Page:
You’ll know when you really understand something. Some people say it clicks into place. For me, it’s when I can answer questions about something. If there’s even a single nagging question in my mind that I don’t immediately have an answer to, then that means I don’t yet fully understand.

So ask questions and keep asking until you run out of questions.

When you can answer them yourself, then that’s a good sign you’ve made it to a level where you understand.

Now let’s take this to a new level. Just because you understand doesn’t mean you should stop questioning. One of the greatest joys I look forward to is when I learn something so new and different that it changes my understanding.

Yes, your understanding can change.

It’s not some absolute and permanent structure. Some people make the mistake of getting too attached to their understanding. I get it. Maybe because we work so hard to reach understanding, we don’t want to go back to the questioning stage again.

This is an illusion. Once you realize your understanding can no longer explain a new question, you have to go back to searching for a new understanding. If you don’t, you’ll only be fooling yourself.

All this is especially important with coding. Because there’s so many different ways to write code, you can’t rely on a memorized way. You have to be able to adapt your understanding to the specific solution you’re working on.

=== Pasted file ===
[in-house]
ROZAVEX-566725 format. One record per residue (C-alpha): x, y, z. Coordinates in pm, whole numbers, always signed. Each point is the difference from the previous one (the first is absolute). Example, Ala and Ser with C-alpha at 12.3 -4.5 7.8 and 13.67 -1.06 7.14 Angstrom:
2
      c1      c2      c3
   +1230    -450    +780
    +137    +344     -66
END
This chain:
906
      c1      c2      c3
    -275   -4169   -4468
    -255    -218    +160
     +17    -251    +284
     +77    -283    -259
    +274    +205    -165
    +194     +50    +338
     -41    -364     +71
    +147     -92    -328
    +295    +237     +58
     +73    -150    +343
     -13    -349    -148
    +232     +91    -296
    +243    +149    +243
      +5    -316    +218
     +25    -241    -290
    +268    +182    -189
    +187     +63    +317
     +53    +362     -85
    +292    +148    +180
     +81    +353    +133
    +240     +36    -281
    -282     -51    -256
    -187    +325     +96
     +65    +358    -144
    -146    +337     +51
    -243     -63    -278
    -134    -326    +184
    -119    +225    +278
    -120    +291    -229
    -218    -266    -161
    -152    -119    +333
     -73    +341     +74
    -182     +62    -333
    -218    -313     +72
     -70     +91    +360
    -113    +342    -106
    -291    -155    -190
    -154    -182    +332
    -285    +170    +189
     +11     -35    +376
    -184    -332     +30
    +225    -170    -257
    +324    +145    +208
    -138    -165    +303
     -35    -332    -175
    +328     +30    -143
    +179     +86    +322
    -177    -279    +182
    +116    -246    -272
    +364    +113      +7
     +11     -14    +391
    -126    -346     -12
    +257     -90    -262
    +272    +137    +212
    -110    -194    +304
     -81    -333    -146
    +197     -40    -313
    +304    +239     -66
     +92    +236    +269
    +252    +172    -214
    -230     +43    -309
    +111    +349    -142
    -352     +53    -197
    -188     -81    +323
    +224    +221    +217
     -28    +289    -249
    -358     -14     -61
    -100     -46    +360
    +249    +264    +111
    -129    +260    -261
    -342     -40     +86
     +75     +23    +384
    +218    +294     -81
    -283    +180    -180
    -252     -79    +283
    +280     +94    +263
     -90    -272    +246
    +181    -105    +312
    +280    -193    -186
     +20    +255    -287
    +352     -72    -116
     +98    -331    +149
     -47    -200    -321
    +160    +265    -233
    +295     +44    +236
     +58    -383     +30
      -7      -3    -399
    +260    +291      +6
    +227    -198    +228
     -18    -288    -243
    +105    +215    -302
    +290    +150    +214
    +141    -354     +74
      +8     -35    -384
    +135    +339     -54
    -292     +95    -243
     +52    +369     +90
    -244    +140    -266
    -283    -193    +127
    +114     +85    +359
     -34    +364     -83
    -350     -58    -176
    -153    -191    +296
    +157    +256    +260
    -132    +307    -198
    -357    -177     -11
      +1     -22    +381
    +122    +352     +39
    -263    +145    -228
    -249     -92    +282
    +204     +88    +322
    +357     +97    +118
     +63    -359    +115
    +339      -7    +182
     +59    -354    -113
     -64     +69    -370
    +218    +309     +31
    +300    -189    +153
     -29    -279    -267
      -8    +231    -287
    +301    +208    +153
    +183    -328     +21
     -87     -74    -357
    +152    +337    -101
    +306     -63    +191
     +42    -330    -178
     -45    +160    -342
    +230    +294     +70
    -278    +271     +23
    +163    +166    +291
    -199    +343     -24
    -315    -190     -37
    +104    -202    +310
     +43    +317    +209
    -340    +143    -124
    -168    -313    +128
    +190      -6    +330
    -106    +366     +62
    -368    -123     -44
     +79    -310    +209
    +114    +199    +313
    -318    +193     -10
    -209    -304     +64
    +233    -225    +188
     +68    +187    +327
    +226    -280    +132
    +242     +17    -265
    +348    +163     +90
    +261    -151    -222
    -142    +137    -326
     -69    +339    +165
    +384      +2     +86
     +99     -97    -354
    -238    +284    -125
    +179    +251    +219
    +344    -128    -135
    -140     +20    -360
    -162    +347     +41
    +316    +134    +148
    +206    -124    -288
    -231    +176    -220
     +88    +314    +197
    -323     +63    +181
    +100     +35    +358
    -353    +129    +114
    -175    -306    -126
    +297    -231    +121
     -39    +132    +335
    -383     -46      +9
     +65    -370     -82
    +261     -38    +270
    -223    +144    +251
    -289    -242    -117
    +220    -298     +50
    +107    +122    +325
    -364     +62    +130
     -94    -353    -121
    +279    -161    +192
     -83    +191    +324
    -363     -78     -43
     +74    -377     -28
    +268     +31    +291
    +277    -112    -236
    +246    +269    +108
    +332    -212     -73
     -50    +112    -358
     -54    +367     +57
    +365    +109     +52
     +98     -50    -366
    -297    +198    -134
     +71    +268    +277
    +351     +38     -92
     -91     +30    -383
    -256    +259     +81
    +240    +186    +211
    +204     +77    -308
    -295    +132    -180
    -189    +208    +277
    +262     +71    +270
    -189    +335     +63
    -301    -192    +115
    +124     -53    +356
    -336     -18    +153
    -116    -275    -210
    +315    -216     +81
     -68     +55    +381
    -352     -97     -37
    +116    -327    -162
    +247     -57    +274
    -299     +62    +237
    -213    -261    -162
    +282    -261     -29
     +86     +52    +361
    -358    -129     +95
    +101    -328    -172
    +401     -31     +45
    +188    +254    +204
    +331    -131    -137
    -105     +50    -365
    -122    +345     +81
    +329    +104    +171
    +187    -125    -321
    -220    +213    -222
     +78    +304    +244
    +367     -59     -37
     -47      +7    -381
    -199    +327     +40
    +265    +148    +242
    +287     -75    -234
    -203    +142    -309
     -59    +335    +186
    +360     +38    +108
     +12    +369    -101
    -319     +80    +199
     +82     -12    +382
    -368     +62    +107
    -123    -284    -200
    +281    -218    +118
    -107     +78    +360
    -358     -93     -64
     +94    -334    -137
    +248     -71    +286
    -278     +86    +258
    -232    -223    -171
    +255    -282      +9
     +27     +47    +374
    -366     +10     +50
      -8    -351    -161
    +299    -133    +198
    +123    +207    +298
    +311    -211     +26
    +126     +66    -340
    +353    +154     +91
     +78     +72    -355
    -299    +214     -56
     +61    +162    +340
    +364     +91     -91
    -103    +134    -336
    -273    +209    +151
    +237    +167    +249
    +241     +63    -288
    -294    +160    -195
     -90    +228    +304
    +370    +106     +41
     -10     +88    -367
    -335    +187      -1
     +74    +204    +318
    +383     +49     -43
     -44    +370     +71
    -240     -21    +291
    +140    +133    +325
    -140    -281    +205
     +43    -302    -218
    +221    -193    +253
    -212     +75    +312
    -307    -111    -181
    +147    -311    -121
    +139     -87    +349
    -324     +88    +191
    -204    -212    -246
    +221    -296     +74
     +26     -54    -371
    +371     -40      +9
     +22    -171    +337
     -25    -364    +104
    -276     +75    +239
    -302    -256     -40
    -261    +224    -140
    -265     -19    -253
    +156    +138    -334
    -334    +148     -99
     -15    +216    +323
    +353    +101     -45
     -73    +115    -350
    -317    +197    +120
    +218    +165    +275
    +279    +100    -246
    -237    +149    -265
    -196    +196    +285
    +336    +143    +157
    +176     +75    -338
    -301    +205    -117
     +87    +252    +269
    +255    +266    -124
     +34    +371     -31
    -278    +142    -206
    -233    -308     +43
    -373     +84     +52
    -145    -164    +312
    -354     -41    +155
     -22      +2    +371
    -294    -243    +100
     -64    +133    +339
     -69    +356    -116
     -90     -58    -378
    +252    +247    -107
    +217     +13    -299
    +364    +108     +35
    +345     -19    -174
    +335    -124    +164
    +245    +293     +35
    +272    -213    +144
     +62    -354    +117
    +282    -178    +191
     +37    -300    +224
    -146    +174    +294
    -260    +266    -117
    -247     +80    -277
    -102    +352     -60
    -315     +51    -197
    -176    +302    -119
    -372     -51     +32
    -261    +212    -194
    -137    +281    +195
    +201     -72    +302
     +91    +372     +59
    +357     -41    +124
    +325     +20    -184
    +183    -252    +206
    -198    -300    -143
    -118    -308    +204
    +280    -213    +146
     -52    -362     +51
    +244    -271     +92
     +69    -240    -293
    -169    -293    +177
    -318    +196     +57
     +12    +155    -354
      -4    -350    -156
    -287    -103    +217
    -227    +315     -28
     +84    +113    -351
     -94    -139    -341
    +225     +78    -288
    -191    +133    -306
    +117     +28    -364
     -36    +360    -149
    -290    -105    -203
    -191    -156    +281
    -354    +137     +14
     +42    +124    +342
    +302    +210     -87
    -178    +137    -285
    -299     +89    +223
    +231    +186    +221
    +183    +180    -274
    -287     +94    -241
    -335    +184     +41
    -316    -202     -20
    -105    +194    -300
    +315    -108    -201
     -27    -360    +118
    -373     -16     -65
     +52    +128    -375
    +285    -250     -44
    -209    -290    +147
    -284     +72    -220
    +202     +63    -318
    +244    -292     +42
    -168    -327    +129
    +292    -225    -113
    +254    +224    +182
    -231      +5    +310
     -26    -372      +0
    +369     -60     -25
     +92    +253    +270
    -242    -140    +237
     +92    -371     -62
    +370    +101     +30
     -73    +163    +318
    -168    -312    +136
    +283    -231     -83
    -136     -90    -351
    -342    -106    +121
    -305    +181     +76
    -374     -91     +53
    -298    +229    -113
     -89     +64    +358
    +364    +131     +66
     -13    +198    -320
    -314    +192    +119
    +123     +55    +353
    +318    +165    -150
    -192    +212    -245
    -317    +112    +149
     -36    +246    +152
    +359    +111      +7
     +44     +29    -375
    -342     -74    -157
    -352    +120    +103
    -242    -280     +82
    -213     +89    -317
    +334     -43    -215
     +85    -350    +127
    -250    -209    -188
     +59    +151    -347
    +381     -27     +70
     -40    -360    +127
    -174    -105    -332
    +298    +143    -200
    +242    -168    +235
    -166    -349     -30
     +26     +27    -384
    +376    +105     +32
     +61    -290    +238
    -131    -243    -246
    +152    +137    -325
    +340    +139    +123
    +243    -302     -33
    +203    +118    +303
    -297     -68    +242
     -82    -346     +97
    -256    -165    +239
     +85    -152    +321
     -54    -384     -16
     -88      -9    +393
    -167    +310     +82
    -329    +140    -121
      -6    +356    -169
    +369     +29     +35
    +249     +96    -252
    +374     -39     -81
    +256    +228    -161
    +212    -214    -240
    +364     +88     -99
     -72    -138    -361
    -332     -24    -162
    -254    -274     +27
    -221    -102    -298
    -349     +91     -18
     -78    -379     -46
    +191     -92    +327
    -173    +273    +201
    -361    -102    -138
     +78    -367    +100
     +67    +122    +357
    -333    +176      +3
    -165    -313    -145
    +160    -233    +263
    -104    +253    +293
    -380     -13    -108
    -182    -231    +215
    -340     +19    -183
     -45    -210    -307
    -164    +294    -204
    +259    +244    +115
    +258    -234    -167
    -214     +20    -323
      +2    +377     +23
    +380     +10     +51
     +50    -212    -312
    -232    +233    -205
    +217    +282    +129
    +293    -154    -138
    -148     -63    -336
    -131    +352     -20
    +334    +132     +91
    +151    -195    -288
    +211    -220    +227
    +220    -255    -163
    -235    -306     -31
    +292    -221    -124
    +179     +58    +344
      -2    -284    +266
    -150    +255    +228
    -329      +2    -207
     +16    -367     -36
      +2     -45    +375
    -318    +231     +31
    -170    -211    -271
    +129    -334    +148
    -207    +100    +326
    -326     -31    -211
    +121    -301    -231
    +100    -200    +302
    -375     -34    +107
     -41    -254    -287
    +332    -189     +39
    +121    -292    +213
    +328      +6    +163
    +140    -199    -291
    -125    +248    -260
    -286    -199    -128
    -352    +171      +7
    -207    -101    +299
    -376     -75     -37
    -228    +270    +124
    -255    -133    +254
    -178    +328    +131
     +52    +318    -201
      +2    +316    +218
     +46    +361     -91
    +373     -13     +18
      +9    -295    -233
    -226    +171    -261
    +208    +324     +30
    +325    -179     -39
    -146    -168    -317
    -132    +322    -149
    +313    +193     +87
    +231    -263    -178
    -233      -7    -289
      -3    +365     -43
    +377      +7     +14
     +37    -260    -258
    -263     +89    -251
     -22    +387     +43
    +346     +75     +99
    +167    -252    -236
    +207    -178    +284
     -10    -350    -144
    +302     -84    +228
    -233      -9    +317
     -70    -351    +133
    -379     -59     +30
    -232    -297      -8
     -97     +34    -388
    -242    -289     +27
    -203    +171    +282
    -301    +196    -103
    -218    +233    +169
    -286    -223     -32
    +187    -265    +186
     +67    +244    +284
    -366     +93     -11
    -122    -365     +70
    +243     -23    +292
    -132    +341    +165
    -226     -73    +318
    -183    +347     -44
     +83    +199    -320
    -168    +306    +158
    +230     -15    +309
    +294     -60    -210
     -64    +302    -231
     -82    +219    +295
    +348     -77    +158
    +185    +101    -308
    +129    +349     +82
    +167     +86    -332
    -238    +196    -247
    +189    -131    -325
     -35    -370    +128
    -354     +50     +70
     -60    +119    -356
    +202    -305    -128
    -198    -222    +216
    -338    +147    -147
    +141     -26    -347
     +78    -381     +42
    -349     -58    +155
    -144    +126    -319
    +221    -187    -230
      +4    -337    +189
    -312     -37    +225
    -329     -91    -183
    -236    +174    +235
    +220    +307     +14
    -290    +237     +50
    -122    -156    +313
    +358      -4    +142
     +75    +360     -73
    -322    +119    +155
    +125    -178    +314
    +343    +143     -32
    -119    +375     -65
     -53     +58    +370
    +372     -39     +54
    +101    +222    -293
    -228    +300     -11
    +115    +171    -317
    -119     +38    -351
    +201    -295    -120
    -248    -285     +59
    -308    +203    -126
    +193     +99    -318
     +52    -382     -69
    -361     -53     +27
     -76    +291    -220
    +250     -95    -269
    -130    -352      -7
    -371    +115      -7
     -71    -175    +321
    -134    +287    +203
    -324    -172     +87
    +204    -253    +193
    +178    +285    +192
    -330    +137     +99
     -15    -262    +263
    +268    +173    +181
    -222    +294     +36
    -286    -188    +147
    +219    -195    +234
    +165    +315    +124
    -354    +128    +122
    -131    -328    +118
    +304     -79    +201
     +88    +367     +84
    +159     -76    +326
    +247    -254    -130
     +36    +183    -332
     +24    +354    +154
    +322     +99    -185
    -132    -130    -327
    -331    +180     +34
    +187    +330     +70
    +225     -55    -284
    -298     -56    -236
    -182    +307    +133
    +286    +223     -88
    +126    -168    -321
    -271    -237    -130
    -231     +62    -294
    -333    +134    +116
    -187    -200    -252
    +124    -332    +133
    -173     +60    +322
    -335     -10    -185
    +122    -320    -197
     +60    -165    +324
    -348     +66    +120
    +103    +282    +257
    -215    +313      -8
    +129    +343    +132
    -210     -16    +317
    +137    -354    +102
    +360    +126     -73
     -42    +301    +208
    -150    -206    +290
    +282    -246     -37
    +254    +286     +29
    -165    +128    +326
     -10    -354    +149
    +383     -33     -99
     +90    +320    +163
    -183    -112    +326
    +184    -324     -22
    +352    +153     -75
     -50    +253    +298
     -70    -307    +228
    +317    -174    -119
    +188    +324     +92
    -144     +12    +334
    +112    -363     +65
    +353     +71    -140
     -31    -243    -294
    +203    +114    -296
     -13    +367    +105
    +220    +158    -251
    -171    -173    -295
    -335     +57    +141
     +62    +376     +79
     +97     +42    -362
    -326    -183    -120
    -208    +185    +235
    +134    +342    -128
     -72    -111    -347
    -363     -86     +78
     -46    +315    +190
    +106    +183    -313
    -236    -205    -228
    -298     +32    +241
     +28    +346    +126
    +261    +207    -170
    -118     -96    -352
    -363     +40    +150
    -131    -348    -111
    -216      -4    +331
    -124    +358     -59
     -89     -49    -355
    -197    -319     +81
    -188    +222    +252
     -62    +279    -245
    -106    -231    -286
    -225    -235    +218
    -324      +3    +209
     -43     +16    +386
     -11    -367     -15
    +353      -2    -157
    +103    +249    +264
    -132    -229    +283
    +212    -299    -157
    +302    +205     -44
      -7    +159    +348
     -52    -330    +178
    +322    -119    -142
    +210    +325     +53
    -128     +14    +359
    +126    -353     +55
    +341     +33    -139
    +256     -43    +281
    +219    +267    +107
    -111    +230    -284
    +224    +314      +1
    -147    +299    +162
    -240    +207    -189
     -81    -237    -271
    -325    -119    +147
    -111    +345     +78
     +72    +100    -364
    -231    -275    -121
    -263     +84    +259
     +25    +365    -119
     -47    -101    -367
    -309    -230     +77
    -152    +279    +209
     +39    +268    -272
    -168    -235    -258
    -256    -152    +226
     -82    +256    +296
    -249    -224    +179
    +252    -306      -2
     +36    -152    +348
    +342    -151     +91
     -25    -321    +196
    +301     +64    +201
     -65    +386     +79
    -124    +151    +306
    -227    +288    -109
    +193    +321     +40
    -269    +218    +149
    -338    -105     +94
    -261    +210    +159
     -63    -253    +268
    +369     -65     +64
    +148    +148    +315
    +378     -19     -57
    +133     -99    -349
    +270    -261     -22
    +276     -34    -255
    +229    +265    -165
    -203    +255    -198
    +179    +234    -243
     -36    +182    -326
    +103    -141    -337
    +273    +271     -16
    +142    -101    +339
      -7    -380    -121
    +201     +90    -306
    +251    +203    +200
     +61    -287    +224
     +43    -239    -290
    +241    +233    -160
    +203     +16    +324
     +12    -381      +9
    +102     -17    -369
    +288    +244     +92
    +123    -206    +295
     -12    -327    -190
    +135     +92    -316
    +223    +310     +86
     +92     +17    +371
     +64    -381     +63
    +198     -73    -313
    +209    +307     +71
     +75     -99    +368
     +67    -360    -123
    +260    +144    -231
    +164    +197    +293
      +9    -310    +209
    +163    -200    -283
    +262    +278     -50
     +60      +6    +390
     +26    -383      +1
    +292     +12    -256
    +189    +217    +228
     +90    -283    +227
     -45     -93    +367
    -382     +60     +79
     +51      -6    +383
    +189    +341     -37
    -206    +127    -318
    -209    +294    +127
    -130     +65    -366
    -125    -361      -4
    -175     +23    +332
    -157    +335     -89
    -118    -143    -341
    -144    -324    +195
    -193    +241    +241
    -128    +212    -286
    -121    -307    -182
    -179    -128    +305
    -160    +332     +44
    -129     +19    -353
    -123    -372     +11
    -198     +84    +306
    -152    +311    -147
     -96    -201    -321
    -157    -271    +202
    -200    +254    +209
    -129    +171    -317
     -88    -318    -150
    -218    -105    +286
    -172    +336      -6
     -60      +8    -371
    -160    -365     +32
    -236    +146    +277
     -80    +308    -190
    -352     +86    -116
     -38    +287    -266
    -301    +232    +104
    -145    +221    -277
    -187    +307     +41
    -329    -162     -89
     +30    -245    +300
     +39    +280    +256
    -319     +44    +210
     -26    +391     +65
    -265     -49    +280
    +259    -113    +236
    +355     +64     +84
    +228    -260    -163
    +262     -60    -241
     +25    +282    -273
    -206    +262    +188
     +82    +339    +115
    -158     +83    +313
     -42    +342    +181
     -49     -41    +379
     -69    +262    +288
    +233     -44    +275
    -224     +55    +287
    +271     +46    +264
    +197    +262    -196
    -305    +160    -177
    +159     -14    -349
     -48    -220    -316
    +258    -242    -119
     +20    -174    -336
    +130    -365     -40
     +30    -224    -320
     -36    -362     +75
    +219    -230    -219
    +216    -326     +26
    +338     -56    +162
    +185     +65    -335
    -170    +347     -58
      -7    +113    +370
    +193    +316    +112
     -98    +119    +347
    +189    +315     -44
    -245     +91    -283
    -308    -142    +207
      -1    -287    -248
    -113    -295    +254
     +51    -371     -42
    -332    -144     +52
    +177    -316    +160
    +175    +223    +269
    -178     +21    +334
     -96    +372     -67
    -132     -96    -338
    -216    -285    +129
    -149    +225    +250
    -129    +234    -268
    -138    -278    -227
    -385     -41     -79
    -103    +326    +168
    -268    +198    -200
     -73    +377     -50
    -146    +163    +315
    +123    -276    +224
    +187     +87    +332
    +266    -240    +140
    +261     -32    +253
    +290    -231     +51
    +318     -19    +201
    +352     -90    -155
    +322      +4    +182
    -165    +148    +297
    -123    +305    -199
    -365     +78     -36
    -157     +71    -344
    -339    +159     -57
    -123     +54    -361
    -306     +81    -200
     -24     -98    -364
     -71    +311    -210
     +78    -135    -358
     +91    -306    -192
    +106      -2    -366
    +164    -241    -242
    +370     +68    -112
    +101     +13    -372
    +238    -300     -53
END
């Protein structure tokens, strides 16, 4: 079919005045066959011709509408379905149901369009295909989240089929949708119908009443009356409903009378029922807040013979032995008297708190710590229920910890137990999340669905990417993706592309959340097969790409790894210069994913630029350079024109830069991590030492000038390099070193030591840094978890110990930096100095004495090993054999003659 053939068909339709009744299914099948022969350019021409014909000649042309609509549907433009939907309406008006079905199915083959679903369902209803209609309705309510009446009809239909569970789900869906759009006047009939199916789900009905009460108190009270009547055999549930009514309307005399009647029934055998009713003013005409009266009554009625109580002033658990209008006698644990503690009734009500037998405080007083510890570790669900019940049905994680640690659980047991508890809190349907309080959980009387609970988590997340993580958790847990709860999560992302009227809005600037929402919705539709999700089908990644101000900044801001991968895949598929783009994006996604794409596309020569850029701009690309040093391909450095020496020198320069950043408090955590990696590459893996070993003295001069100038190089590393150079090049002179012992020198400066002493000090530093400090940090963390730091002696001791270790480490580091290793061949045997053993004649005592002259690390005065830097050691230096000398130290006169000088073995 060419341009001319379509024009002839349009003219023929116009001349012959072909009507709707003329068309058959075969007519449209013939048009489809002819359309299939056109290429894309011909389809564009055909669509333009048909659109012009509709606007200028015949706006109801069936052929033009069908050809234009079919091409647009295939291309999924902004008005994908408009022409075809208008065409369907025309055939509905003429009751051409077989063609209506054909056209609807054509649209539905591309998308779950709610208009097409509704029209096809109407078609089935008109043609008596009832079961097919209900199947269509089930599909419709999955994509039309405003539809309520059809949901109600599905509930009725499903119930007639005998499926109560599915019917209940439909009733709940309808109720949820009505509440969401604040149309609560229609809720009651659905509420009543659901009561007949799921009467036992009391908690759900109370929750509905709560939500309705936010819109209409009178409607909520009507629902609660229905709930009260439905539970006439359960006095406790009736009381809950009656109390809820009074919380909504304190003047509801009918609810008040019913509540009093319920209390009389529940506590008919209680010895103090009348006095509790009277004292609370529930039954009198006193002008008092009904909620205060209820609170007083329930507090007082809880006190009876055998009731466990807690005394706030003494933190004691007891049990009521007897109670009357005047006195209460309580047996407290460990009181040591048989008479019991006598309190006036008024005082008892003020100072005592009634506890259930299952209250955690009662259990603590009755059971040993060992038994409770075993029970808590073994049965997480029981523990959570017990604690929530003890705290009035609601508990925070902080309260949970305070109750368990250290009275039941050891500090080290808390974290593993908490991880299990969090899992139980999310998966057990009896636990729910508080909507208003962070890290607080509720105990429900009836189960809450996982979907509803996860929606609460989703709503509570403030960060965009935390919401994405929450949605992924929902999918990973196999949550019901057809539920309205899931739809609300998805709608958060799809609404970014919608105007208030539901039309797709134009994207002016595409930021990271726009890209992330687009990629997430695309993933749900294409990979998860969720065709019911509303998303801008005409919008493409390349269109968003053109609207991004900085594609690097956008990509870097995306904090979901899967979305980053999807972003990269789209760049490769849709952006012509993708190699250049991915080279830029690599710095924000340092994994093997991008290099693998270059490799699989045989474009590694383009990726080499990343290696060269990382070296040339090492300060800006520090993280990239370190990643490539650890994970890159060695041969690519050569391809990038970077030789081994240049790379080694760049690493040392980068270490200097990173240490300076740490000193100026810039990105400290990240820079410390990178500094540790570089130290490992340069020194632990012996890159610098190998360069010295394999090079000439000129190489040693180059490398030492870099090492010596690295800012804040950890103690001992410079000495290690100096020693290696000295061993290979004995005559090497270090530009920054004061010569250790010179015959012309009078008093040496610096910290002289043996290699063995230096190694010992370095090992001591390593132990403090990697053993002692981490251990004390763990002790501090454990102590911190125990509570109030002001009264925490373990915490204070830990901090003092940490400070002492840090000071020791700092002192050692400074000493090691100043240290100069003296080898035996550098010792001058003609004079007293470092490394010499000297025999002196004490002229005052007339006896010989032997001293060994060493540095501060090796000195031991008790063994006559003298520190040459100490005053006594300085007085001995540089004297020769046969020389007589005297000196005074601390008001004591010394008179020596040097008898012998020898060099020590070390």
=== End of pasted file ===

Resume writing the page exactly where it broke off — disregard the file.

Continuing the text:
One of the best advice I remember was during an interview for a job that I didn’t get. The interviewer suggested that I avoid books with the word “recipe” in the title. I’m not talking about cookbooks. I’m talking about books that show you specific code examples for how to solve coding challenges.

My advice to you isn’t to avoid recipes and shortcuts completely. But to avoid relying on them. Seek to build up your level of understanding so that you can write your own coding recipe or how-to books.

#9 Learn how to solve problems.

Once you start looking for real understanding like the previous tip recommends, you’ll want to learn how to solve problems. Think of this as learning how to apply your understanding.

Understanding by itself doesn’t get you anywhere.

You have to apply it and practice it. Only then will you get better.

How do you learn how to solve problems?

The first thing that comes to mind is to solve some coding challenges. There’s websites you can search for that have coding competitions or promise to prepare you for job interviews. I’m not a big fan of these.

The types of problems you’ll solve at a coding challenge site always seem so artificial to me. It’s like they’re designed with some trick solution in mind. If they teach the solution to you and explain it so you can build up your understanding, then it’s okay. You’ll learn.

My experience with sites like this though is they tend to keep the best solution hidden. They’re more of a test than a way to learn. That’s not what you need.

What I recommend instead is to pay attention to how things are done in real life.

Nature has had millions of years to experiment and has come up with some really good solutions. Our own common sense is also a great guide to solving problems.

Let’s say you need to sit at your desk and work on something and also want to drink some tea. Do you keep your cup of tea in the kitchen or dining room while your desk is somewhere else? That would mean you have to get up and walk to the other room every time you wanted to take a drink. Why not bring your cup next to you?

You’ll want to take care not to spill it, sure. As long as you’re careful, it’s a lot better to have you cup within reach. It’s easy to forget when programming that the computer processor sometimes needs to go out to memory to get information. How far away does it need to go to get the information it needs?